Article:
He got the message when she hit him with the newspaper and shouted those words to his face.

He told her he had come from the Hamptons. He just had to see her. He put those bright blue eyes on her, and she wanted to melt, just like she did all those other times.

"I get off work at 5:00."

"I'll be there."

And he was there, almost an hour early. He couldn't afford to be late; he wouldn't get anymore chances.

He waited outside, pacing sometimes, slumping himself against the wall.

Rufus passed by and gave Nate his 'I can't believe you had the nerve to kiss my daughter' look. Nate just stared back, looking awkward and sorry.

"Why are you here, son?"

"Vanessa," he muttered. This garnered Nate a 'You better not hurt her again because she is as good as family' glare as Rufus made his was inside the gallery.

Nate was beginning to feel like he was the most hated person in Brooklyn.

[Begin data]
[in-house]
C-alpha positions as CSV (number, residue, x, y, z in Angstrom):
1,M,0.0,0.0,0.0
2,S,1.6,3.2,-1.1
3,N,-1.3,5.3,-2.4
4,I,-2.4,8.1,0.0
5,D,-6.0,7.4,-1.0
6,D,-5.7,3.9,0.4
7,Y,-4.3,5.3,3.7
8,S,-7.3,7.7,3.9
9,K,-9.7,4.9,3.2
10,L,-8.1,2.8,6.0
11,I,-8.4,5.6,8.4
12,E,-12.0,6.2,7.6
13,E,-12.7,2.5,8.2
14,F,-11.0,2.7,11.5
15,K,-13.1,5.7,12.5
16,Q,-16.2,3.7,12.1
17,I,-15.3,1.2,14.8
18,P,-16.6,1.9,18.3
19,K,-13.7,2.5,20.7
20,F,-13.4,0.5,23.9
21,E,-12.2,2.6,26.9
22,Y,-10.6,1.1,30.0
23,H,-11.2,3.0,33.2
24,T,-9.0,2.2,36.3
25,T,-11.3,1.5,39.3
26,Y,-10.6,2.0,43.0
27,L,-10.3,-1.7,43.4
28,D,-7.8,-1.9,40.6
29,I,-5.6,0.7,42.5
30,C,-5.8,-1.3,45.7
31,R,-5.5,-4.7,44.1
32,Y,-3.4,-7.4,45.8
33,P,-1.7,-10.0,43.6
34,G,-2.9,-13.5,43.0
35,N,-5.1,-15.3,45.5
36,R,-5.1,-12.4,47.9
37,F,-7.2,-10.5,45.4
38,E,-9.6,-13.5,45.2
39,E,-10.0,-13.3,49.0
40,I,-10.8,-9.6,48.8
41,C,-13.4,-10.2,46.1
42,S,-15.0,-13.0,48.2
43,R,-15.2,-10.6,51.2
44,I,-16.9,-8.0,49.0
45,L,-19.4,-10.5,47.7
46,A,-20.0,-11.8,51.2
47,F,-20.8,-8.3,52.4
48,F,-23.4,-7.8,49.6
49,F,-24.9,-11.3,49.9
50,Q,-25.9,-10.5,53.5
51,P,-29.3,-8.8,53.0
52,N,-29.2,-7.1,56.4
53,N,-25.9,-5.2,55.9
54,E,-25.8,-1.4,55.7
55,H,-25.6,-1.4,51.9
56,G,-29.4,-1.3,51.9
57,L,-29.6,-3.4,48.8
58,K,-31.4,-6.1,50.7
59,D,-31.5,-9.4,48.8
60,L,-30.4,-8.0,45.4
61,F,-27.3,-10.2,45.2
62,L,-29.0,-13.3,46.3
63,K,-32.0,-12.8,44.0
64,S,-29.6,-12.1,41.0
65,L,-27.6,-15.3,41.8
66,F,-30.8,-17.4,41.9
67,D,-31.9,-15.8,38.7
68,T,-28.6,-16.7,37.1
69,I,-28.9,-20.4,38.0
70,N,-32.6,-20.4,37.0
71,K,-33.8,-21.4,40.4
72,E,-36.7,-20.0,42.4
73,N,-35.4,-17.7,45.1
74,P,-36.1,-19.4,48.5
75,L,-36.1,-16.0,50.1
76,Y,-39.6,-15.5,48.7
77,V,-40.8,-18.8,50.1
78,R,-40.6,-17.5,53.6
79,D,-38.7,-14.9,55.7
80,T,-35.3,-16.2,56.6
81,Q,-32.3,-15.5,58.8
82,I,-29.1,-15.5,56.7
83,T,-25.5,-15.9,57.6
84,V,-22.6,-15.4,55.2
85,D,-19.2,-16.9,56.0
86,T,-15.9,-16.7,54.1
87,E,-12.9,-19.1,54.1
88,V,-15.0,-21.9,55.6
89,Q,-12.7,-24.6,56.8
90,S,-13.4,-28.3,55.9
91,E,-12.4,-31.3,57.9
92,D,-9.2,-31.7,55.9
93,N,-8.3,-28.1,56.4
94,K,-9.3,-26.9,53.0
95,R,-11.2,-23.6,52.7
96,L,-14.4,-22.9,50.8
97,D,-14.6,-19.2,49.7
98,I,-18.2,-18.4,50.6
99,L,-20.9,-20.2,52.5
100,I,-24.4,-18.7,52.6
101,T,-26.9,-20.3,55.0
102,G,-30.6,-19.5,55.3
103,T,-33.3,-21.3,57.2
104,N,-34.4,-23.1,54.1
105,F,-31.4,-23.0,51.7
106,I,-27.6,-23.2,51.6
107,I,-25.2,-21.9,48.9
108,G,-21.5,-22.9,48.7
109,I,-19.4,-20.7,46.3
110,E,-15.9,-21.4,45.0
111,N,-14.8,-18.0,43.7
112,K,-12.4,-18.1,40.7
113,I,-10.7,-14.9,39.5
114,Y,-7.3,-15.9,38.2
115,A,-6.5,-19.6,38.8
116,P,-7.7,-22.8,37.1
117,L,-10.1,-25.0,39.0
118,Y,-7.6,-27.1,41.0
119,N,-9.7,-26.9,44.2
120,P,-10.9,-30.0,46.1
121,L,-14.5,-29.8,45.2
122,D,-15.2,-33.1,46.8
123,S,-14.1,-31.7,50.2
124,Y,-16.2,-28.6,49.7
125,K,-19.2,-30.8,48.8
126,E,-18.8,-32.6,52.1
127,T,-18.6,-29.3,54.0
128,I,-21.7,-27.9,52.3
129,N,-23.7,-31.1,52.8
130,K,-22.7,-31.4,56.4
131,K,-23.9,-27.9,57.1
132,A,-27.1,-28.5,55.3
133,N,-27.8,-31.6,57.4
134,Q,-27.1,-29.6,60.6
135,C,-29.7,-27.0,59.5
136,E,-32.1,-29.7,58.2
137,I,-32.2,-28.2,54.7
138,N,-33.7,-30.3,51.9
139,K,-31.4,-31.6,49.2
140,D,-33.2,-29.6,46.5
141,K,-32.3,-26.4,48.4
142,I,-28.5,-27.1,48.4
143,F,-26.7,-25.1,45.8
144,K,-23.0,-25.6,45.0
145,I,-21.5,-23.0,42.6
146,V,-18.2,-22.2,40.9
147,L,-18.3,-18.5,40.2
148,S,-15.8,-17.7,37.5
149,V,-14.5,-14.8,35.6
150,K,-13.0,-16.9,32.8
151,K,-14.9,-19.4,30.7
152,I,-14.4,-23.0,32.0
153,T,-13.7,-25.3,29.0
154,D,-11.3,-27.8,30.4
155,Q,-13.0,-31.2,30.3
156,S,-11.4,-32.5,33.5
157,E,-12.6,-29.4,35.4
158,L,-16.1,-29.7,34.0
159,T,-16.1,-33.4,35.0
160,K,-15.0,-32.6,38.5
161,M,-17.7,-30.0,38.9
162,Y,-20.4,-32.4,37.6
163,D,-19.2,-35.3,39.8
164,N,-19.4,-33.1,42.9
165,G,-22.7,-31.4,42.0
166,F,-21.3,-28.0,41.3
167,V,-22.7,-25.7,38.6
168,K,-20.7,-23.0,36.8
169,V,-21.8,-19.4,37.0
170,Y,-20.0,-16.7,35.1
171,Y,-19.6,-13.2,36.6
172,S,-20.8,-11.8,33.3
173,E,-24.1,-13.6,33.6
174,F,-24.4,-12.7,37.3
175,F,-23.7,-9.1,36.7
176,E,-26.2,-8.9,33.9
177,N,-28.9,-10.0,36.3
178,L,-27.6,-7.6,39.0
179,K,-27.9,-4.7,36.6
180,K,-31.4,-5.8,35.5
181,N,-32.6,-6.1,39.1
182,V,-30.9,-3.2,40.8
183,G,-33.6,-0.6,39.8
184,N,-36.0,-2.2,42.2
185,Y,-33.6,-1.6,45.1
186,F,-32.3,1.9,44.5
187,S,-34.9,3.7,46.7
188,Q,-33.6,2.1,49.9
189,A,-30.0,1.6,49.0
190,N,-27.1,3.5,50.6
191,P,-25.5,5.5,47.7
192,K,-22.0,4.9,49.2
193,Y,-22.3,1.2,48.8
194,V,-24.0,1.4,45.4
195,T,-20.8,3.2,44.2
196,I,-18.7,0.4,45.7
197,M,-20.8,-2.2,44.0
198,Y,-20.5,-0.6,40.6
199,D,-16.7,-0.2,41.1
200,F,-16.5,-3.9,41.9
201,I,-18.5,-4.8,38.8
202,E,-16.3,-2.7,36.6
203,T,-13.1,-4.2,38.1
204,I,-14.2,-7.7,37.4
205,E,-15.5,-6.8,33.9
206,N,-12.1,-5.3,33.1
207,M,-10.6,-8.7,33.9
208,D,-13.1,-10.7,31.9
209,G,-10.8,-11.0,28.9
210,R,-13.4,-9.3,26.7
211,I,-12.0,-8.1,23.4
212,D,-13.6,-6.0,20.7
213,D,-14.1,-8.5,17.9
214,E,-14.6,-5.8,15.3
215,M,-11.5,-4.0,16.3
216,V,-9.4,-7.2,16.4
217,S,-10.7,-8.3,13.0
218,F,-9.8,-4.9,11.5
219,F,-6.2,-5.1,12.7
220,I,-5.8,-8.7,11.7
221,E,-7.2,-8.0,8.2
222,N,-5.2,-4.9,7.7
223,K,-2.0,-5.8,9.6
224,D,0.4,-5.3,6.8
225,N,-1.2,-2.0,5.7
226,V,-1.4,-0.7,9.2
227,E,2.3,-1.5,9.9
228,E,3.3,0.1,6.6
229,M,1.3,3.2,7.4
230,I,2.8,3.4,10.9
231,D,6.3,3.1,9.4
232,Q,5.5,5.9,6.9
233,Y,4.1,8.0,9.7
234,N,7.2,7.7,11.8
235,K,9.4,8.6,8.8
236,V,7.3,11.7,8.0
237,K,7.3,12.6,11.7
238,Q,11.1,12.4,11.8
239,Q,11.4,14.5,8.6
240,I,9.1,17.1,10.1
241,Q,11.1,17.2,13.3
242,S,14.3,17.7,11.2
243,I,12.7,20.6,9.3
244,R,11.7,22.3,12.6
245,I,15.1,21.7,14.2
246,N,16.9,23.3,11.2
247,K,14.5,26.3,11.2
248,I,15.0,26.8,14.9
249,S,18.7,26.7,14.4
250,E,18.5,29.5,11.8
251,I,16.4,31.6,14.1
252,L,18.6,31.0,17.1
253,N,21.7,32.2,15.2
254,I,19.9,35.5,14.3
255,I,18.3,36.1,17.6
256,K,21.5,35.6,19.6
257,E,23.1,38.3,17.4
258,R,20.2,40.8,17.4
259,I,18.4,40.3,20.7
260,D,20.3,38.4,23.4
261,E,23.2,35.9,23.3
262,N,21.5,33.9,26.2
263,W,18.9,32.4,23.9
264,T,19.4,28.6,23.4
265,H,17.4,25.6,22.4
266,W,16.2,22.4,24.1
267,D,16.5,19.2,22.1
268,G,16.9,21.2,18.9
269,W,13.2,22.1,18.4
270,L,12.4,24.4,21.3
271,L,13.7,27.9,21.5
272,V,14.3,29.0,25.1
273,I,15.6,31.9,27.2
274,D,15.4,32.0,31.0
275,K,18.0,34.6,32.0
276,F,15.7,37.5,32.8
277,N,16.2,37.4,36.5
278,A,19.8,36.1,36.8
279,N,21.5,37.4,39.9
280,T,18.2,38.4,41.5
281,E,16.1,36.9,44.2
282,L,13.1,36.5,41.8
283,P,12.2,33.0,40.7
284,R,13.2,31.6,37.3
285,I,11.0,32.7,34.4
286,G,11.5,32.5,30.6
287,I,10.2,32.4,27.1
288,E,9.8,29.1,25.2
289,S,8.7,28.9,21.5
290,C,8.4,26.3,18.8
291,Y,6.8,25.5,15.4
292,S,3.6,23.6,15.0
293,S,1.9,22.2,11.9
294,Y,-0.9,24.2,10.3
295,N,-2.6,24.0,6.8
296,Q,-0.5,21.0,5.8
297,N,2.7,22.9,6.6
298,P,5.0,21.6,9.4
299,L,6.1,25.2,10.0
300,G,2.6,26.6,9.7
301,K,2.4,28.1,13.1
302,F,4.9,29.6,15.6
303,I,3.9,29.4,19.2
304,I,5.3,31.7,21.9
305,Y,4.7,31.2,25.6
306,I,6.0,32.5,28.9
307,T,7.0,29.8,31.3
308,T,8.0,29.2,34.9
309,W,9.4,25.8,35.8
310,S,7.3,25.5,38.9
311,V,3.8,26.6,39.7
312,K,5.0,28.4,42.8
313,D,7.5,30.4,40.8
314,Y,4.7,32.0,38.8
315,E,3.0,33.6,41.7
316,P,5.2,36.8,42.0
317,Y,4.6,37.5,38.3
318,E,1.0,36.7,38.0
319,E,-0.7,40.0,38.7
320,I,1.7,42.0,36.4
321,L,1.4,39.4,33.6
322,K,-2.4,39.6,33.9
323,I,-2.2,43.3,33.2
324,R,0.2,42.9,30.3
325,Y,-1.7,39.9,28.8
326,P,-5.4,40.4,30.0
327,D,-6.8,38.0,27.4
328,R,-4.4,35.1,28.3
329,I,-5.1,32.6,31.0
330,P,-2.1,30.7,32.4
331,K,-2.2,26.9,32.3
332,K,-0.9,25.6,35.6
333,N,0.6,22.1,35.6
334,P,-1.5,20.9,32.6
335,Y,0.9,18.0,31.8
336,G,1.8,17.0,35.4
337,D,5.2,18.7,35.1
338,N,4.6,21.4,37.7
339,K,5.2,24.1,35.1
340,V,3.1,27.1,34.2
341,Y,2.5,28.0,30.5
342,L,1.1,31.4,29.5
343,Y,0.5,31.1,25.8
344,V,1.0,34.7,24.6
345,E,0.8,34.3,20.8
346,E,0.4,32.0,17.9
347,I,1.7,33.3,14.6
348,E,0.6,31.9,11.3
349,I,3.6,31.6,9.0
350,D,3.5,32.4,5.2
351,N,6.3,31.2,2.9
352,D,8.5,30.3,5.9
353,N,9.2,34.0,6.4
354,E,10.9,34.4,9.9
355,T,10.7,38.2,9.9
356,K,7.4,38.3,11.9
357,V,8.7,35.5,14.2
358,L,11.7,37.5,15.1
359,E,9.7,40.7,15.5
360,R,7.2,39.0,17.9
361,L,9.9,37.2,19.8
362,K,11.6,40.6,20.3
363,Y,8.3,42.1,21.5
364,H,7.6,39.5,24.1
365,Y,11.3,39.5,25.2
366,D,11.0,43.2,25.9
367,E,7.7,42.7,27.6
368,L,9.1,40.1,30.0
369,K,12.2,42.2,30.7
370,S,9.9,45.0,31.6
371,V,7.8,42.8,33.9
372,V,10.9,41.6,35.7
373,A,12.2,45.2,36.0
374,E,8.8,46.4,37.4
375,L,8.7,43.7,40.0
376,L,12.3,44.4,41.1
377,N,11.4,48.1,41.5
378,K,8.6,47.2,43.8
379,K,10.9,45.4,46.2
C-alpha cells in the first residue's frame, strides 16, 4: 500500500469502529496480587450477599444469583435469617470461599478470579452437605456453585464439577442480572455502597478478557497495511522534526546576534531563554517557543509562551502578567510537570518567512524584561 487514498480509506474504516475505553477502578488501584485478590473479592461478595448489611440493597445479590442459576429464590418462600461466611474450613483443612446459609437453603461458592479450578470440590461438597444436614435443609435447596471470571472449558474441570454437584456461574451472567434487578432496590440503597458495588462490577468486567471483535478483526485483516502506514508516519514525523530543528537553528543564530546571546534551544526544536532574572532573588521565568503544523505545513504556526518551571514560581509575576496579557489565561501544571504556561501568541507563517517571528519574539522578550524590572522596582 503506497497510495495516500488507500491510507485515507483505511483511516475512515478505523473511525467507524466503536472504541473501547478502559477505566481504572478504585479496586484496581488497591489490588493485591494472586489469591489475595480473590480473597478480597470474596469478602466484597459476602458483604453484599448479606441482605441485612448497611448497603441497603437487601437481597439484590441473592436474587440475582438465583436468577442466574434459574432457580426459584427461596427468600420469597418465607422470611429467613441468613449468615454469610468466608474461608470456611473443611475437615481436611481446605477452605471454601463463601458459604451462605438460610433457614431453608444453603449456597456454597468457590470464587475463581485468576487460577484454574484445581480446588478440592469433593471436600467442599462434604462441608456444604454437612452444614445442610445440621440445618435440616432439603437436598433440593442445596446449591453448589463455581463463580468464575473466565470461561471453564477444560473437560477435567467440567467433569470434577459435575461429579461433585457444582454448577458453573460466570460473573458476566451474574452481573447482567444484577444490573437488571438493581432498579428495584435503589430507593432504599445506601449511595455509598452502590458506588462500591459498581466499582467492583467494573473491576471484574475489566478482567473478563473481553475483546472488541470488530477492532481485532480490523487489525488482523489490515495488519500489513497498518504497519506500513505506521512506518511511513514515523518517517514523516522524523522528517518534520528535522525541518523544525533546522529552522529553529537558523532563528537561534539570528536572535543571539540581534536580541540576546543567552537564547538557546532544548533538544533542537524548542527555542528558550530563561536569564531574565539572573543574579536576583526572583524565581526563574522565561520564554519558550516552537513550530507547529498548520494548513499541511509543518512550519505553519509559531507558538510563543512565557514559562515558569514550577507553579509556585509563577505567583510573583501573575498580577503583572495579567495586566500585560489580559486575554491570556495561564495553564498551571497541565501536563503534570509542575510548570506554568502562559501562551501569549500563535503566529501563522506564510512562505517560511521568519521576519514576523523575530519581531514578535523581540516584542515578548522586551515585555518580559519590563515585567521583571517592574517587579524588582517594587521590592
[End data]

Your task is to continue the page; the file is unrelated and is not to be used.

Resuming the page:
. . . . . . . . . . . . . . . . . . . . . .

She looked at her phone. 5 minutes.

She glanced at the door for 30 seconds, expecting (definitely not wanting) to see his blonde head poke through the door.

He had two minutes left, and that was when he walked in, lacking the bluster he'd possessed that morning. He looked at her, and she tilted her head towards an empty table. He smartly complied.

The last customer of the day left, and it was just Vanessa and Nate.

Someone had to say something.

But Vanessa didn't know what to say, or why he was there, so she just continued to clean the counter.

She heard his voice from behind her, and she got chills on her neck.

"Vanessa."

"What?"

"I'm sorry." His voice was as small as she felt.

Silence.

"I know I've messed up a lot. I've been a je-"

"A complete and utter ass?" She suggested, her blue eyes narrowed, focused on cleaning the counter.

Nate nodded his head in agreement. "Yeah."

"We weren't together, so you could do whatever you want." She tried to shrug it off.

"I know I hurt you, though, and I need you to know that I never wanted that."

She sighed and finally gave up cleaning. The counter had been perfectly clean before this conversation had even begun, anyway.

"Why her?" Vanessa whispered. "Did you really hate me that much?"

His heart sunk, because she sounded so fractured, devoid of the usual strength he loved about her.

She cursed herself for letting him make her so vulnerable again.